And that’s where we are. We stand with Elizabeth and Zechariah on the long road. We are living in the middle of a sacred story that we will probably not see brought to completion, not in our lifetimes. In faith, we proclaim that the story of this earth will end in joy, when all things are reconciled with God. With Zechariah, we announce that God is coming to forgive sins, to scatter darkness and death, and to bring long-awaited peace. We hold fast to that truth, because in the end, God’s victory is the only truth that matters. But the day-to-day reality of how we live that promise, that’s a harder task. We are in the middle of a long human journey, far from the beginning of the story, but with no clear happy ending in sight. All we can do is take the world that we have been given and do our part to bring it just a bit closer to the reign of God. We love each other, we strive for justice and peace, and we try to leave the world a little less broken than we found it. And then we pass the torch on to the next generation and hope they can build on what we’ve done.
This is hard work, because the world around us says that our shared story is going to end poorly. The news screams it out every day. The church, we are told, is declining, our country is in turmoil, our planet is getting hotter. The world is filled with powerful cruelty, powerful evil, and especially after this painful week, it doesn’t look like that evil will be going anywhere soon. We would have good reason to be overcome with despair. We would have good reason to suspect that we have spent centuries preparing the way for promises that will never be brought to fruition. Even though we say the dawn is coming, it’s easy to feel like the night is going to last forever, like we’re on a journey that’s twisting and turning but ultimately going nowhere. The forces of despair or strong, and the only way to fight back against them is with stories of God’s unquenchable, unconquerable love for the world.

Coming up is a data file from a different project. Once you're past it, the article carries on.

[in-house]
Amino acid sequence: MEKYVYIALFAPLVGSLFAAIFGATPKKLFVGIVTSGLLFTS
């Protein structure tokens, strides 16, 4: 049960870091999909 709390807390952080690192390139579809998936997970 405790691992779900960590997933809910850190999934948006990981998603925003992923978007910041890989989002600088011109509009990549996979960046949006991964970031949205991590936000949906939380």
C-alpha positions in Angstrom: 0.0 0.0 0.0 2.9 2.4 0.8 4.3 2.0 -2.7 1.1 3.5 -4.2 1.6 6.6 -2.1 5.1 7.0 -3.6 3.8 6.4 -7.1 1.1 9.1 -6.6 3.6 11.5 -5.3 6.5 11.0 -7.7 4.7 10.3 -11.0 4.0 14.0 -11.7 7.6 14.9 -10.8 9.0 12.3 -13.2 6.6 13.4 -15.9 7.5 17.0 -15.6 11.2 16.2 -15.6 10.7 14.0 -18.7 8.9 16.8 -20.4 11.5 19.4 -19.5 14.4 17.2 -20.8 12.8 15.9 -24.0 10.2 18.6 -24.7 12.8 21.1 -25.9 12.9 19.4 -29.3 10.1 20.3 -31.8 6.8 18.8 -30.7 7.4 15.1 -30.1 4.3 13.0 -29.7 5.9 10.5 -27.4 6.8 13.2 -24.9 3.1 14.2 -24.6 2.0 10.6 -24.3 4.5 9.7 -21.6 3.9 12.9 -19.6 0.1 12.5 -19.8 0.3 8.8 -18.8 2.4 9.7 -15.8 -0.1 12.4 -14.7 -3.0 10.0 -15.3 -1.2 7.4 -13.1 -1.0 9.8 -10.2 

The stories that we tell matter. They matter because we can’t anticipate God’s reign if we don’t believe that God is really coming. Are shaping ourselves with God’s stories of love and mercy and hope, or are we giving in to the world’s stories of futility? Whose truths are we choosing to live by? To see the difference this makes, we need only look to Zechariah. Zechariah is in the middle of the mess, just like us, but he speaks words of hope, not of sadness or regrets, because he is confident in God’s story. He looks back at the long, hard history of his people, and he would have every right to see it as a story of disappointment after disappointment and tragedy after tragedy. But instead he clings to the history of God’s loving promises, from Abraham, through David and the prophets, to his own day – and there he finds the assurance that God’s work isn’t done. He knows that the Holy Spirit is at work in the world, and that the Spirit has given him a part to play to pave the way for Christ.
If we believe that the light of Christ is dawning on all things, then we too have a part to play. We are called to ventures of which we cannot see the ending, by paths as yet untrodden, through perils unknown. The road is long and uncertain, and may at times feel futile. But we can go out with good courage, because on the other side of that uncertainty is God’s sure victory. God’s morning is coming. Blessed are we who are granted a chance to see that, no matter what shadows the world may throw at us. Blessed are we who prepare to greet the dawn. Because when we stand vigil, waiting and preparing and hoping for Christ’s light, then Christ’s light begins to rise in us, and then we know that our preparations are not in vain.